Man Who Could Work Miracles, The (1936)
“If only one could work miracles… Just think of what you could do.”
towards a muddled mess of decision-making and accidental outcomes, showing how easily people with power can be swayed both by others’ advice, and their own sense of faux-grandiosity.
Young’s character is deliberately an “every man” — indeed, one with lust in his heart (for coworker Joan Gardner):
despite the presence of a “good woman” (Sophie Stewart) waiting by his side:
It’s no surprise to see him struggling so mightily with his newfound ability. The entire tale is framed as the machinations of a trio of gods — Indifference (George Sanders — perfect casting), Player (Ivan Brandt), and Observer (Torin Thatcher) — overlooking the Earth and trying this exercise on for size:
… which brings to mind the structure of Jason and the Argonauts (1963).
Redeeming Qualities and Moments:
One thought on “Man Who Could Work Miracles, The (1936)”
First viewing (10/11/17). A must-see as an all-round good show – and a unique one at that. As per my post in ‘Film Junkie’ (fb):
“Go about loving one another? Go about loving one another?! Are you… Are you mad, sir?”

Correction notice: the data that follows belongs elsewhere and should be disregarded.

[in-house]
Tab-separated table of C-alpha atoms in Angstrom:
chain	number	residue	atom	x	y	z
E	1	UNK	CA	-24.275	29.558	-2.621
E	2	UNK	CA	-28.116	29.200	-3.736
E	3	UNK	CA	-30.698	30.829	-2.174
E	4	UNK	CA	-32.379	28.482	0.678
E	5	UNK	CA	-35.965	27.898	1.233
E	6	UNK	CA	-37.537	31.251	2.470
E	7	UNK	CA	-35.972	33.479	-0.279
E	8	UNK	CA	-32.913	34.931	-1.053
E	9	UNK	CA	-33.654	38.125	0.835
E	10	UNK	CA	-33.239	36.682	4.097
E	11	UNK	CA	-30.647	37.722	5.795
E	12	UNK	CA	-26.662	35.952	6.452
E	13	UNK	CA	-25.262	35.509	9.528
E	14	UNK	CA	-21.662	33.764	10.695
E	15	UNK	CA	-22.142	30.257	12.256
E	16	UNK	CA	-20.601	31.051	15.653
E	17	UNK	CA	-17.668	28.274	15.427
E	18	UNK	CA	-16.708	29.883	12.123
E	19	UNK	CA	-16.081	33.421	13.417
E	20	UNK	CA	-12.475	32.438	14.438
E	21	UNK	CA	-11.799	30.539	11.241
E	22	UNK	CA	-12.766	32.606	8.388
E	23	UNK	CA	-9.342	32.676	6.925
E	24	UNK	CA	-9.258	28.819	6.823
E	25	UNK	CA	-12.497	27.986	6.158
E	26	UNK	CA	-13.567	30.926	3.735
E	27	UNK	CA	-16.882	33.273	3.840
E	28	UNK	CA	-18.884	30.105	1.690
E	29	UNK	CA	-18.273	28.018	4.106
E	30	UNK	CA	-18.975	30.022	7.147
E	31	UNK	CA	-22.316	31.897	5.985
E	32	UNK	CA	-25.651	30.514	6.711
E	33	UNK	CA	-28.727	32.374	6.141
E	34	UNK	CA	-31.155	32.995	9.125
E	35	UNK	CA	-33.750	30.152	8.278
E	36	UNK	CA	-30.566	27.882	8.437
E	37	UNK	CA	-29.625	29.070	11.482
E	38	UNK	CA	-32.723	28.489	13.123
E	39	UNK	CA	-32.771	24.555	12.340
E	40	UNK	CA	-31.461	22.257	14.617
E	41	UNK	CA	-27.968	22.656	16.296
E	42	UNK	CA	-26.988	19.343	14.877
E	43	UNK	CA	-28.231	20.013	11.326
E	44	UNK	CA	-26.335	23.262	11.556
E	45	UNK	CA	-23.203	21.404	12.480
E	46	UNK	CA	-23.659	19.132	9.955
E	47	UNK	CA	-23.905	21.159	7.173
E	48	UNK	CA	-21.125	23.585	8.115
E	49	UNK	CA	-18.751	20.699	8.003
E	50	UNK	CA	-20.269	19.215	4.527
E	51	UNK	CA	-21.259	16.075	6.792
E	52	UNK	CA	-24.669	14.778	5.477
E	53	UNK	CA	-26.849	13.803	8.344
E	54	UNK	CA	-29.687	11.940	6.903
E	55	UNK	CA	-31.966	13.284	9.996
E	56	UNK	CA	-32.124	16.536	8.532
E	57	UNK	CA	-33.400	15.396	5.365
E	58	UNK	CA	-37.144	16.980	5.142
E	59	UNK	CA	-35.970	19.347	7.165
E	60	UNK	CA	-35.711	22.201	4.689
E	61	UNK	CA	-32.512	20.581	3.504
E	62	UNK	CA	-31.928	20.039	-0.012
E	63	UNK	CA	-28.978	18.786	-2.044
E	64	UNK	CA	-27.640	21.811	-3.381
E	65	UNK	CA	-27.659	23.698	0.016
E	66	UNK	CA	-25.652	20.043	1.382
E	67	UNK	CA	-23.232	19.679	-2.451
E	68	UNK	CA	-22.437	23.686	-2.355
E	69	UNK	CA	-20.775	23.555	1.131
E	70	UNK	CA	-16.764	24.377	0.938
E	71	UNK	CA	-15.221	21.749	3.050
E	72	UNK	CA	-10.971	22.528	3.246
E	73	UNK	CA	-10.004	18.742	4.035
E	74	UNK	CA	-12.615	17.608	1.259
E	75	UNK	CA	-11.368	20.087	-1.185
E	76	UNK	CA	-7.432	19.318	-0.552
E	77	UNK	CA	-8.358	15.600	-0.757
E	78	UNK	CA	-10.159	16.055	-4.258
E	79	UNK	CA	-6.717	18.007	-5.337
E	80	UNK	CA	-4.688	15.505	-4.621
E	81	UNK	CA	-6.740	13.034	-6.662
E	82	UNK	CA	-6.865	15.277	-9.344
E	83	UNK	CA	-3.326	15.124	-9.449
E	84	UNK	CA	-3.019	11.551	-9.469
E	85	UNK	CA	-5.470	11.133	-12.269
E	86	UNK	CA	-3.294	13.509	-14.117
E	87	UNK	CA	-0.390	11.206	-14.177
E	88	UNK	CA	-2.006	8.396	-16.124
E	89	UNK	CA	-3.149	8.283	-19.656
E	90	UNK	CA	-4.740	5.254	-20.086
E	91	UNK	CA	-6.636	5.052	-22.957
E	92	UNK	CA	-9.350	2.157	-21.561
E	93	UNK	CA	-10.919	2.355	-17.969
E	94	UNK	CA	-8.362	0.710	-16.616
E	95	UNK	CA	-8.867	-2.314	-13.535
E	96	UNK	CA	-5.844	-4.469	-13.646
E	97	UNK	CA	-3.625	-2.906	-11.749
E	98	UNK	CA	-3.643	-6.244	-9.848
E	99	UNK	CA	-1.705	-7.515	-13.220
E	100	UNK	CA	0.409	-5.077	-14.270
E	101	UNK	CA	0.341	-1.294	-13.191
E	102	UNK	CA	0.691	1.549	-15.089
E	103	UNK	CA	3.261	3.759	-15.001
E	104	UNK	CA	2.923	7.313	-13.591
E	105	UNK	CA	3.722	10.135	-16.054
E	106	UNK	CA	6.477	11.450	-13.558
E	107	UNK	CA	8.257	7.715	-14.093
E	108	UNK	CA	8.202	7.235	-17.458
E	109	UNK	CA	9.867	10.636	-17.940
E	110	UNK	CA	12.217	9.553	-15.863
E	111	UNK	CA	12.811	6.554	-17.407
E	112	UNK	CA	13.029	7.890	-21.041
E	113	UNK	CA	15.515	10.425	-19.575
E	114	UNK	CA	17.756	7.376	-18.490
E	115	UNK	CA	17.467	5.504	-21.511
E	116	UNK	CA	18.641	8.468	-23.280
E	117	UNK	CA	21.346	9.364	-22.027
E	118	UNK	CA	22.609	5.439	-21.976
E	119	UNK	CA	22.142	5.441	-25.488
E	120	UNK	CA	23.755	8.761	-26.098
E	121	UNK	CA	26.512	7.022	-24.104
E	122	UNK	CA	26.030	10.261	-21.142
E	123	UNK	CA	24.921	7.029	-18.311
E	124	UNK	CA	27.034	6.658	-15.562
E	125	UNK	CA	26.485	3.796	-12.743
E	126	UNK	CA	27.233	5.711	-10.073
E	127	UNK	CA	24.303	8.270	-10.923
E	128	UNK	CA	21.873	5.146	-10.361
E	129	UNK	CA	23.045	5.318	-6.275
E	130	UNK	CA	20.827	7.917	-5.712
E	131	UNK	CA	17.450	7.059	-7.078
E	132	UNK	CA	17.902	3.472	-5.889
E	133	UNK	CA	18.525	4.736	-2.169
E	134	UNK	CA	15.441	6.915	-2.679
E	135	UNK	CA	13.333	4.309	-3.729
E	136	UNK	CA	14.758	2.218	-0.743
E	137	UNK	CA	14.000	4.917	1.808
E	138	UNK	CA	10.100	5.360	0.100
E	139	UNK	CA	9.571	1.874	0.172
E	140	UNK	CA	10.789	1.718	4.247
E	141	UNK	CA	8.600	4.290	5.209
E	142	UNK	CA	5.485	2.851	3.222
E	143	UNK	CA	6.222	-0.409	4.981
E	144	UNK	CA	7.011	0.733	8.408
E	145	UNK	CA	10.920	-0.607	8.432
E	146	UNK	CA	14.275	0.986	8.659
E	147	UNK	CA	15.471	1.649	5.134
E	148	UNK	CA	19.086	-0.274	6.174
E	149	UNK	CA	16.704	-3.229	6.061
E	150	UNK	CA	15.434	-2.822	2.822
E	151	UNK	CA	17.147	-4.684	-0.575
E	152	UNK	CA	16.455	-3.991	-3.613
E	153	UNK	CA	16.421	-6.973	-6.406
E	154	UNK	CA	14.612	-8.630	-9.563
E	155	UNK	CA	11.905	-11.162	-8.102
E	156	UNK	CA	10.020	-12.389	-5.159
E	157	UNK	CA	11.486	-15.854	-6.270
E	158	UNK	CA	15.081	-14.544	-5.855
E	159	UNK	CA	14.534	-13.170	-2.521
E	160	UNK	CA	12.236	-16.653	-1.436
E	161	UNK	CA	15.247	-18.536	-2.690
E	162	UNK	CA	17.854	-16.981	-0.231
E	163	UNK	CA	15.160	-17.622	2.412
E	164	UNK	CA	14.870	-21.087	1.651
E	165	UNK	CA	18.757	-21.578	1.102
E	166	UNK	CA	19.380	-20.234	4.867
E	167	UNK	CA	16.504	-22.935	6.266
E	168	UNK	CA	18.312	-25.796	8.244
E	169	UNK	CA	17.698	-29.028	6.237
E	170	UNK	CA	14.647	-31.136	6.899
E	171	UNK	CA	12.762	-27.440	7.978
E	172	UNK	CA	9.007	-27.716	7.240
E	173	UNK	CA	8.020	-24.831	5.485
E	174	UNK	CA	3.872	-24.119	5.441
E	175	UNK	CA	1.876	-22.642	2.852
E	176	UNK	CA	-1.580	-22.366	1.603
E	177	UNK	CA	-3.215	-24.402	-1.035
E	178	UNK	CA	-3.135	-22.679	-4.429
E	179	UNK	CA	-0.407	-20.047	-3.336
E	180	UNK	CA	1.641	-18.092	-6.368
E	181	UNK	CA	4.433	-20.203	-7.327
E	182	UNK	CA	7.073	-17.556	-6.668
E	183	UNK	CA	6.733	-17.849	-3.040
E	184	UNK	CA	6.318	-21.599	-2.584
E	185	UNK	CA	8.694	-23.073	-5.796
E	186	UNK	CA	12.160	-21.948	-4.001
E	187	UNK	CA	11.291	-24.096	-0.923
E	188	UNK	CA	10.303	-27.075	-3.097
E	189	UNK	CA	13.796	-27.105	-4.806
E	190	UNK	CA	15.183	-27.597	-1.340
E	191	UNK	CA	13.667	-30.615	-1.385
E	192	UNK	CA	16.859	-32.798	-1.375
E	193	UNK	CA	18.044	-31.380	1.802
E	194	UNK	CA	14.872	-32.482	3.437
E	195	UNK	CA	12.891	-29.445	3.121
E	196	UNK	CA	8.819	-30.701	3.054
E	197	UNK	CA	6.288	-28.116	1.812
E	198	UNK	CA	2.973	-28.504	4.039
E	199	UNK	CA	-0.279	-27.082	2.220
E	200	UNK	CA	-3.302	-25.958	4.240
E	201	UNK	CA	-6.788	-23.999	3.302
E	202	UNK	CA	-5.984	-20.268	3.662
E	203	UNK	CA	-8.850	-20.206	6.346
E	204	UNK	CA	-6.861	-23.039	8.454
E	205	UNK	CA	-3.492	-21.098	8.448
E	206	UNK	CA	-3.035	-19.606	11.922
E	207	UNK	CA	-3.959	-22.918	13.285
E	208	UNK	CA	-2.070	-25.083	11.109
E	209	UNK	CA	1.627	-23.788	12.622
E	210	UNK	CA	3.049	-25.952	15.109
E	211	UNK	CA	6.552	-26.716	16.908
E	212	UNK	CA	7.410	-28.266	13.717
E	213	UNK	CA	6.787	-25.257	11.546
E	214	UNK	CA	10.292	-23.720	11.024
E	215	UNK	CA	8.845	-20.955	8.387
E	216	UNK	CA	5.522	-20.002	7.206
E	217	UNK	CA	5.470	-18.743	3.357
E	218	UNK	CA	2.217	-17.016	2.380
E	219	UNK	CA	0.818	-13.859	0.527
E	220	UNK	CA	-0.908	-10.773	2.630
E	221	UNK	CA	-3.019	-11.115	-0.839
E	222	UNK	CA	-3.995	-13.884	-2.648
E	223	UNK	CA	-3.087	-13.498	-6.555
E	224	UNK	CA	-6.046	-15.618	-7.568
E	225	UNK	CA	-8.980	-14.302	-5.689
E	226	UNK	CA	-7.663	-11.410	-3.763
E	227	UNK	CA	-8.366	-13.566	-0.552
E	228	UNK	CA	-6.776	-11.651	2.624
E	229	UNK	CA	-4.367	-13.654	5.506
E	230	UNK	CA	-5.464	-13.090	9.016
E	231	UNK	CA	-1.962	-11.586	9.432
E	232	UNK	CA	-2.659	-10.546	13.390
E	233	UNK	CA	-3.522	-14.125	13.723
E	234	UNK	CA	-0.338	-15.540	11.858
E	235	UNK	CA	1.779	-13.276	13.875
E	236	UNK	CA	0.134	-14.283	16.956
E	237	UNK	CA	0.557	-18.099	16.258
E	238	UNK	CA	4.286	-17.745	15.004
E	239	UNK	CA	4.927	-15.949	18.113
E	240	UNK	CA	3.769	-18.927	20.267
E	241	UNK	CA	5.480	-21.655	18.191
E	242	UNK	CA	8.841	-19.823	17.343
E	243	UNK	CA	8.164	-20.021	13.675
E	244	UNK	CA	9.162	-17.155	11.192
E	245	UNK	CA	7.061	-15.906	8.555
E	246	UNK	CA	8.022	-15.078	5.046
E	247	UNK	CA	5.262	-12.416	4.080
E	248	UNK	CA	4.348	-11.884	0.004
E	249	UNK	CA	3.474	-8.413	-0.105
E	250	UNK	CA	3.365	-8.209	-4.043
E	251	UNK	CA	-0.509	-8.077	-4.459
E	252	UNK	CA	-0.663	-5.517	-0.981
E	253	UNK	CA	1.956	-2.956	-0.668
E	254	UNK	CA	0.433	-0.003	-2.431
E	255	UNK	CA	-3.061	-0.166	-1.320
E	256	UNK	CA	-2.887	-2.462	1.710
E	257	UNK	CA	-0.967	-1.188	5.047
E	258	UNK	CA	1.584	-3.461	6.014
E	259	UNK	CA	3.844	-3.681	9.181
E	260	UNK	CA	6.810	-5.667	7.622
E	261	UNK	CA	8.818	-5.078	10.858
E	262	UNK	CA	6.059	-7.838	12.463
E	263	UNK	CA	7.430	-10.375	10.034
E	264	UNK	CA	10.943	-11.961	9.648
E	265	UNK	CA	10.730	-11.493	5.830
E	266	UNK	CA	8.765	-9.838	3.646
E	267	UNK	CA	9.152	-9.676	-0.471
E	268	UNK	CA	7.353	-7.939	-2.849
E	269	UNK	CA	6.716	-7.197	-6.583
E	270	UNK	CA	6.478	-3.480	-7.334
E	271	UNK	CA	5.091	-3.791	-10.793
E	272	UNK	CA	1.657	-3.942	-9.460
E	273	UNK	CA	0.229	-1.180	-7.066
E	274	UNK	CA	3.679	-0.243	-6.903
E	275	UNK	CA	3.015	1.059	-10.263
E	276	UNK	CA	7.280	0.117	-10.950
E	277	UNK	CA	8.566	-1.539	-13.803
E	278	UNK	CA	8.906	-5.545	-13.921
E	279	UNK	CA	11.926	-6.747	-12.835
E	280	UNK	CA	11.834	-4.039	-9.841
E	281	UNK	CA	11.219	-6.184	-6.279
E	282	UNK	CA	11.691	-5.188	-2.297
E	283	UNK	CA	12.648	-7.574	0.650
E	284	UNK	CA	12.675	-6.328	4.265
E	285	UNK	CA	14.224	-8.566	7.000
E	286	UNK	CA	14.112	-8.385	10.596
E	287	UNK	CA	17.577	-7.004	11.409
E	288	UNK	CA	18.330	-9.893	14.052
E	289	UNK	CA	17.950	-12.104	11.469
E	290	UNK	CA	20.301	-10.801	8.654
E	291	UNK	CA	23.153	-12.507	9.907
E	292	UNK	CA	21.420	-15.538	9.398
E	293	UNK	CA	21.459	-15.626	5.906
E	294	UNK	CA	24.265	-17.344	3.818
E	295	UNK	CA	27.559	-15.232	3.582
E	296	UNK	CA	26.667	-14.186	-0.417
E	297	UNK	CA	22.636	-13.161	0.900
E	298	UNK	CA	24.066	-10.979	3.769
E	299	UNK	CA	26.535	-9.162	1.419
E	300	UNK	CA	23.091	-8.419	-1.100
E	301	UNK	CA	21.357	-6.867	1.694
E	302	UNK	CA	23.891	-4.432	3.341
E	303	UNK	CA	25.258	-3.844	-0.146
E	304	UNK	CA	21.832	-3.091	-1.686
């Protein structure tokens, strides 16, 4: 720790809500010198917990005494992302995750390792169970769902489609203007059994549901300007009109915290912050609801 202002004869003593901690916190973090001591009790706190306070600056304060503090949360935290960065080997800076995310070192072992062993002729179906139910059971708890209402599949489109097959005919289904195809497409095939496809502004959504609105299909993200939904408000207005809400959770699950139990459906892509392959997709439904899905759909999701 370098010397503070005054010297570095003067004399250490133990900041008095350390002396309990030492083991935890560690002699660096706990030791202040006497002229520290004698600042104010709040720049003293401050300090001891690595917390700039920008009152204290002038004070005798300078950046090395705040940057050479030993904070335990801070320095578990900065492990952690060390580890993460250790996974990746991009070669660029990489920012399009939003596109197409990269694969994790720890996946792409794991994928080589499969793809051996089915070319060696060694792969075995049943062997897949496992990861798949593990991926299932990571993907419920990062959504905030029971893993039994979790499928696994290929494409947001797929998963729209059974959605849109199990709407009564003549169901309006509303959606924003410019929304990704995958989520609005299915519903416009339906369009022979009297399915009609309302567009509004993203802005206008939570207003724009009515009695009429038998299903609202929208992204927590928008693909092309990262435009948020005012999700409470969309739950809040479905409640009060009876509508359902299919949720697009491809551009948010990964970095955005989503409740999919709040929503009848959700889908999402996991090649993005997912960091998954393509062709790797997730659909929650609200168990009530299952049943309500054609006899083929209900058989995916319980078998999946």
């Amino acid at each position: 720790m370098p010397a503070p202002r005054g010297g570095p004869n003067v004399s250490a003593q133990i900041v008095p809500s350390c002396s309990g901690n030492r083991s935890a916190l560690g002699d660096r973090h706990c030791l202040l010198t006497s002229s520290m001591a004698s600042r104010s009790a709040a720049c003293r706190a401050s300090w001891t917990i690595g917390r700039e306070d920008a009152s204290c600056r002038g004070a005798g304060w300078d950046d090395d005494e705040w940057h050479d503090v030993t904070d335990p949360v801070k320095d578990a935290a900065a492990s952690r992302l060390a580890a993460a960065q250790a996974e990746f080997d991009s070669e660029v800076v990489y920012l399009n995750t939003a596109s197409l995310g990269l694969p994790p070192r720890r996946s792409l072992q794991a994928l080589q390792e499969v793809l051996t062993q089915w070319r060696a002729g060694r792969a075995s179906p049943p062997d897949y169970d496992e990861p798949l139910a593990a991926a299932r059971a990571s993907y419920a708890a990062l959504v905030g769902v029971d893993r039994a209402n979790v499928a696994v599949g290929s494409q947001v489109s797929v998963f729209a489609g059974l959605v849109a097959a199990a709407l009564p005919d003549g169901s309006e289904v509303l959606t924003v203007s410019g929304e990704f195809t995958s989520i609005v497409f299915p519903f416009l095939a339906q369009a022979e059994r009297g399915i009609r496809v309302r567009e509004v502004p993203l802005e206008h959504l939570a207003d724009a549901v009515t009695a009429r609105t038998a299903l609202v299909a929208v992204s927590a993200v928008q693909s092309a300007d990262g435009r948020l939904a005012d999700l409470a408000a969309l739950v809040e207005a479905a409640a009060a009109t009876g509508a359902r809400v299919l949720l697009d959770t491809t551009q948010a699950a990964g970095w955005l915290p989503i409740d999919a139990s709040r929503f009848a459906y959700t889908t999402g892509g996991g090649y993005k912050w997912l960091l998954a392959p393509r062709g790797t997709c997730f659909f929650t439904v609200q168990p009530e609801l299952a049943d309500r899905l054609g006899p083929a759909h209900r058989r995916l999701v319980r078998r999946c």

‘The Man Who Could Work Miracles’: What an absolutely wonderful film!, as entertaining as it is thought-provoking. The prolific H.G. Wells was not known for writing screenplays – he wrote a few but only two were filmed: this one (expanded from a short story of his) and ‘Things to Come’ (made the previous year, 1935). ‘The Man…’ stars the personable Roland Young who becomes a guinea pig for a few celestial beings. It is decided that Young, an average man, will be given superhuman power – to see if the result will be for the betterment of mankind as a whole; to see if it is at all possible for mankind to… become a better mankind. As one might expect, the earlier part of the film involves Young being bewildered by his sudden ability, as well as playful with it. But things take a deeper (and, at times, rather amusing) turn as Young eventually consults with both a preacher (Ernest Thesiger, of ‘Bride of Frankenstein’ fame) and a colonel (hilariously portrayed by the ever-dependable Ralph Richardson) re: how his power should best be used. Where the film goes from there (along with some nifty effects, considering when the film was made) is ultimately both very clever and very sobering. What a mind that Mr. Wells had!